This is a highly encouraged form of leadership among growth-minded companies because it motivates employees to see what they’re capable of. But transformational leaders can risk losing sight of everyone’s individual learning curves if direct reports don’t receive the right coaching to guide them through new responsibilities.
6. Transactional Leadership
Transactional leaders are fairly common today. These managers reward their employees for precisely the work they do. A marketing team that receives a scheduled bonus for helping generate a certain number of leads by the end of the quarter is a common example of transactional leadership.
When starting a job with a transactional boss, you might receive an incentive plan that motivates you to quickly master your regular job duties. For example, if you work in marketing, you might receive a bonus for sending 10 marketing emails. On the other hand, a transformational leader might only offer you a bonus if your work results in a large amount of newsletter subscriptions.
Transactional leadership helps establish roles and responsibilities for each employee, but it can also encourage bare-minimum work if employees know how much their effort is worth all the time. This leadership style can use incentive programs to motivate employees, but they should be consistent with the company’s goals and used in addition to unscheduled gestures of appreciation.
7. Coach-Style Leadership
Similarly to a sports team’s coach, this leader focuses on identifying and nurturing the individual strengths of each member on his or her team. They also focus on strategies that will enable their team work better together. This style offers strong similarities to strategic and democratic leadership, but puts more emphasis on the growth and success of individual employees.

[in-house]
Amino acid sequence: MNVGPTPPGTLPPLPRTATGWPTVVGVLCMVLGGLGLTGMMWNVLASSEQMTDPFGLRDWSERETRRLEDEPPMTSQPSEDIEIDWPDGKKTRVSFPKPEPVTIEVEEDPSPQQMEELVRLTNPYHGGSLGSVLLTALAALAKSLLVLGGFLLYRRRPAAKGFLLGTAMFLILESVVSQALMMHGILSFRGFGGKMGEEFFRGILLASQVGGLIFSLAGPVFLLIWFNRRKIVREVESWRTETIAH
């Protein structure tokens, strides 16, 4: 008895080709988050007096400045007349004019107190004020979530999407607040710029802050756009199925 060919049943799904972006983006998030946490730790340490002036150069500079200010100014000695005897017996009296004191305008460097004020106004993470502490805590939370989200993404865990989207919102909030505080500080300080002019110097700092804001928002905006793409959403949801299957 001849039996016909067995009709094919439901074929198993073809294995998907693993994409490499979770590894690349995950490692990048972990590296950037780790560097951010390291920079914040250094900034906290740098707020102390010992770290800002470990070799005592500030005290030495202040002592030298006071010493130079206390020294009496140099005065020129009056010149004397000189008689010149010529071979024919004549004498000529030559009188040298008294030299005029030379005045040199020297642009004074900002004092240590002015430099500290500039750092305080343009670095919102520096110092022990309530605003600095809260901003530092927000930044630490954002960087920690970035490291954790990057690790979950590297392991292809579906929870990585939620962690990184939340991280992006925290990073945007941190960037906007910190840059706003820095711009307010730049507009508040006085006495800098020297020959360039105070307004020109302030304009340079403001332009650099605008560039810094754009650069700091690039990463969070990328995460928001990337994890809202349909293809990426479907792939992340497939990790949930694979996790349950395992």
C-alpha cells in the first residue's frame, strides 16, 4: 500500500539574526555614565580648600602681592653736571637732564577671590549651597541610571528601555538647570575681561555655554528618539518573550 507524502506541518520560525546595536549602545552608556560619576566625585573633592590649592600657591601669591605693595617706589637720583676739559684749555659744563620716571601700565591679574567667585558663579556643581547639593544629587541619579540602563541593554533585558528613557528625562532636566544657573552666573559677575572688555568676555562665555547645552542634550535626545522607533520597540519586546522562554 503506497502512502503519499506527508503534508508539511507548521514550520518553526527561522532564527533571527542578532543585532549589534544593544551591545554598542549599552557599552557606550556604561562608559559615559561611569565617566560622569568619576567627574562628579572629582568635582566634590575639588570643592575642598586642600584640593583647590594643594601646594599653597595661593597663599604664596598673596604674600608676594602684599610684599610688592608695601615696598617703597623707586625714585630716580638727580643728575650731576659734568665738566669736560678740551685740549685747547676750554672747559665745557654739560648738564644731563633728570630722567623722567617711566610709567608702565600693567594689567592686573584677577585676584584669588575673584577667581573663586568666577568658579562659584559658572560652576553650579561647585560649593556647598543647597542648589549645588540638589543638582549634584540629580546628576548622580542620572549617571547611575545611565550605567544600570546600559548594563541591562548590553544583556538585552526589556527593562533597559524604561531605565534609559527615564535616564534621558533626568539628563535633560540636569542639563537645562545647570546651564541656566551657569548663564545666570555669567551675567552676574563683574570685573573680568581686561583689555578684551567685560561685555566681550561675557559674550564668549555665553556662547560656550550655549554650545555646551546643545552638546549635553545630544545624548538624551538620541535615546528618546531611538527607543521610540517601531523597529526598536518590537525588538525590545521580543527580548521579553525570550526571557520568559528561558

Rather than forcing all employees to focus on similar skills and goals, this leader might build a team where each employee has an expertise or skillset in something different. In the longrun, this leader focuses on creating strong teams that can communicate well and embrace each other’s unique skillsets in order to get work done.
A manager with this leadership style might help employees improve on their strengths by giving them new tasks to try, offering them guidance, or meeting to discuss constructive feedback. They might also encourage one or more team members to expand on their strengths by learning new skills from other teammates.
8. Bureaucratic Leadership
Bureaucratic leaders go by the books. This style of leadership might listen and consider the input of employees — unlike autocratic leadership — but the leader tends to reject an employee’s input if it conflicts with company policy or past practices.
You may run into a bureaucratic leader at a larger, older, or traditional company. At these companies, when a colleague or employee proposes a strong strategy that seems new or non-traditional, bureaucratic leaders may reject it. Their resistance might be because the company has already been successful with current processes and trying something new could waste time or resources if it doesn’t work.
Employees under this leadership style might not feel as controlled as they would under autocratic leadership, but there is still a lack of freedom in how much people are able to do in their roles. This can quickly shut down innovation, and is definitely not encouraged for companies who are chasing ambitious goals and quick growth.